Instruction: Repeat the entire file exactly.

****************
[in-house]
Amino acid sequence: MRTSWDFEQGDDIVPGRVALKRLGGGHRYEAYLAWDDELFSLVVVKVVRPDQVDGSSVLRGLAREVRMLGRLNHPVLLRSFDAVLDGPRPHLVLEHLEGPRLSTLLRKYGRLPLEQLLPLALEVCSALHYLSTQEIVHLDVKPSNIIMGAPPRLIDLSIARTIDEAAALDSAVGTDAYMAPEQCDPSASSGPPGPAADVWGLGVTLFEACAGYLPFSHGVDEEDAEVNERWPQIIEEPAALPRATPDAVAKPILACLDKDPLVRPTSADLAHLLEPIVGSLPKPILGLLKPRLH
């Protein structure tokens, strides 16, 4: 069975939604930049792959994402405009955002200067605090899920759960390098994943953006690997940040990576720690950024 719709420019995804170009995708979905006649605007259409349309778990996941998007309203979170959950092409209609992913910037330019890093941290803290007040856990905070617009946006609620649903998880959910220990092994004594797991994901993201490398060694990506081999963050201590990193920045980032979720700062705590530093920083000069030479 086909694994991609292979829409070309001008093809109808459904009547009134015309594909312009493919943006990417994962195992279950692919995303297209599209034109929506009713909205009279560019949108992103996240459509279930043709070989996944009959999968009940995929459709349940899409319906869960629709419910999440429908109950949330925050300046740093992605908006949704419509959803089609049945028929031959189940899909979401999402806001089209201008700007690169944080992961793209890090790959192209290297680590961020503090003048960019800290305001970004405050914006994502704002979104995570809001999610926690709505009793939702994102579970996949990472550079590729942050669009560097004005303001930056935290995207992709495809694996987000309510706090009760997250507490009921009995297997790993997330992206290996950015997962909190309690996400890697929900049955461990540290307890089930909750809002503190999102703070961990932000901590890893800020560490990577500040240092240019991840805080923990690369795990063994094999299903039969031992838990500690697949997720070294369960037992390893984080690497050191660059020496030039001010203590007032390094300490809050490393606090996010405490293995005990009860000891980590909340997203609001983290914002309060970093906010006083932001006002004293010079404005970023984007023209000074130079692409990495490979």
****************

[in-house]
Amino acid sequence: MRTSWDFEQGDDIVPGRVALKRLGGGHRYEAYLAWDDELFSLVVVKVVRPDQVDGSSVLRGLAREVRMLGRLNHPVLLRSFDAVLDGPRPHLVLEHLEGPRLSTLLRKYGRLPLEQLLPLALEVCSALHYLSTQEIVHLDVKPSNIIMGAPPRLIDLSIARTIDEAAALDSAVGTDAYMAPEQCDPSASSGPPGPAADVWGLGVTLFEACAGYLPFSHGVDEEDAEVNERWPQIIEEPAALPRATPDAVAKPILACLDKDPLVRPTSADLAHLLEPIVGSLPKPILGLLKPRLH
């Protein structure tokens, strides 16, 4: 069975939604930049792959994402405009955002200067605090899920759960390098994943953006690997940040990576720690950024 719709420019995804170009995708979905006649605007259409349309778990996941998007309203979170959950092409209609992913910037330019890093941290803290007040856990905070617009946006609620649903998880959910220990092994004594797991994901993201490398060694990506081999963050201590990193920045980032979720700062705590530093920083000069030479 086909694994991609292979829409070309001008093809109808459904009547009134015309594909312009493919943006990417994962195992279950692919995303297209599209034109929506009713909205009279560019949108992103996240459509279930043709070989996944009959999968009940995929459709349940899409319906869960629709419910999440429908109950949330925050300046740093992605908006949704419509959803089609049945028929031959189940899909979401999402806001089209201008700007690169944080992961793209890090790959192209290297680590961020503090003048960019800290305001970004405050914006994502704002979104995570809001999610926690709505009793939702994102579970996949990472550079590729942050669009560097004005303001930056935290995207992709495809694996987000309510706090009760997250507490009921009995297997790993997330992206290996950015997962909190309690996400890697929900049955461990540290307890089930909750809002503190999102703070961990932000901590890893800020560490990577500040240092240019991840805080923990690369795990063994094999299903039969031992838990500690697949997720070294369960037992390893984080690497050191660059020496030039001010203590007032390094300490809050490393606090996010405490293995005990009860000891980590909340997203609001983290914002309060970093906010006083932001006002004293010079404005970023984007023209000074130079692409990495490979």